¿El segundo Gran Motín de la India?

Con todo y su larga historia, India es un país joven, donde tal vez el 70% de la población es menor de 30 años. Entre ellos, cada vez son menos los que recuerdan la sangrienta división que generó a India y Pakistán como estados independientes, y para la generación más joven, Pakistán ya no es parte de la gran nación que se perdió, sino un vecino hostil que apoya la jihad fundamentalista y violenta. Lamentablemente, la desconfianza hacia Pakistán afecta cada vez más a la comunidad musulmana de la India, compuesta por más de 100 millones de personas, pero que sólo representa el 12% de la población del país.

A pesar de la división, durante las primeras décadas de la independencia en la India había una atmósfera de idealismo y esperanza. La mayoría de los musulmanes veían a Jawaharlal Nehru, el primer Primer Ministro del país, como el auténtico heredero de la visión que tenía Mahatma Gandhi de la India como un estado tolerante y multinacional. A su vez, muchos de los colaboradores musulmanes de Nehru eran respetados a nivel nacional por todos los grupos religiosos, y su Partido del Congreso Nacional Indio tenía casi el monopolio de los votos musulmanes.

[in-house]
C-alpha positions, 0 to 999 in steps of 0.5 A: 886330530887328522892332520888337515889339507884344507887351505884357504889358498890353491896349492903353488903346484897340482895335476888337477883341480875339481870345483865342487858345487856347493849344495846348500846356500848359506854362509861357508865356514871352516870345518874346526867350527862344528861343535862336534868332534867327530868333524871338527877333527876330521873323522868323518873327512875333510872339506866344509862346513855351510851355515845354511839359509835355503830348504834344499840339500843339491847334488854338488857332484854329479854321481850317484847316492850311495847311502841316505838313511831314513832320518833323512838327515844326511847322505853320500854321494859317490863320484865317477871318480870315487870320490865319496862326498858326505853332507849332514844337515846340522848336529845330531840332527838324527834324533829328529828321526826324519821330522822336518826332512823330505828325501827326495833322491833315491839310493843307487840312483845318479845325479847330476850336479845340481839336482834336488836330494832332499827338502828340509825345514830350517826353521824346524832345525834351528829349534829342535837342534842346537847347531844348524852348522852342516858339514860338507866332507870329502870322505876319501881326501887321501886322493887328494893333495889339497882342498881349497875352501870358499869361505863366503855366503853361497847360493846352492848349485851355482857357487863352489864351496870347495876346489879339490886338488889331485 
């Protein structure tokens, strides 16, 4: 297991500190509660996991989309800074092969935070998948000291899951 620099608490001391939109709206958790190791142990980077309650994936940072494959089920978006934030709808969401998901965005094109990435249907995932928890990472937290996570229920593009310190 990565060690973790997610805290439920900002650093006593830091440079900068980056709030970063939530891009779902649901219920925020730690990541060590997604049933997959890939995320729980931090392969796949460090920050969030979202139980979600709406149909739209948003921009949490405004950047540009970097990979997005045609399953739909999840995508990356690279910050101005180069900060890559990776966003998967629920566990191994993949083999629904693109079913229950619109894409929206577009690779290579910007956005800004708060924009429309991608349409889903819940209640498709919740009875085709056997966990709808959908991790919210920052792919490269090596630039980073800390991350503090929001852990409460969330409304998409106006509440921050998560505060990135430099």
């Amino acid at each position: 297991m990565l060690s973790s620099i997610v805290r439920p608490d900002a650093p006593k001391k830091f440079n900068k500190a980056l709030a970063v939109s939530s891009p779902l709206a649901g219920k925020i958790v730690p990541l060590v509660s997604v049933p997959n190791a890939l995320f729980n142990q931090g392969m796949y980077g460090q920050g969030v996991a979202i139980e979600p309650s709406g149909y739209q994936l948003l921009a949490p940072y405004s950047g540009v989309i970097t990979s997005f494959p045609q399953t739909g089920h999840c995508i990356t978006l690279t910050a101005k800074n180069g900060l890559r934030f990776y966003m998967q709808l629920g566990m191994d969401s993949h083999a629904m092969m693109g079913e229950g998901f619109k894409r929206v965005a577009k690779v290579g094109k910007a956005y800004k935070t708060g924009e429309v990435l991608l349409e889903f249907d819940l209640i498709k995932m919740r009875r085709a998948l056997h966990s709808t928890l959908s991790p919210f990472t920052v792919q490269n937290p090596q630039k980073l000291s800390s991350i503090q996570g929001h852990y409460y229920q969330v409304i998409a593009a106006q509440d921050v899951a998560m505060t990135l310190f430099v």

Ese apoyo continuó a pesar de las difíciles condiciones para la minoría musulmana, que incluían una discriminación abierta en el empleo y en la distribución de la generosidad gubernamental. Lo más grave era que con frecuencia se consideraba a los musulmanes como una quinta columna que tramaba una mayor división del país. Esas sospechas solían convertirse en motines religiosos, en los que los musulmanes sufrieron más del 90% de las bajas. No ha habido castigo para nadie por esos asesinatos.

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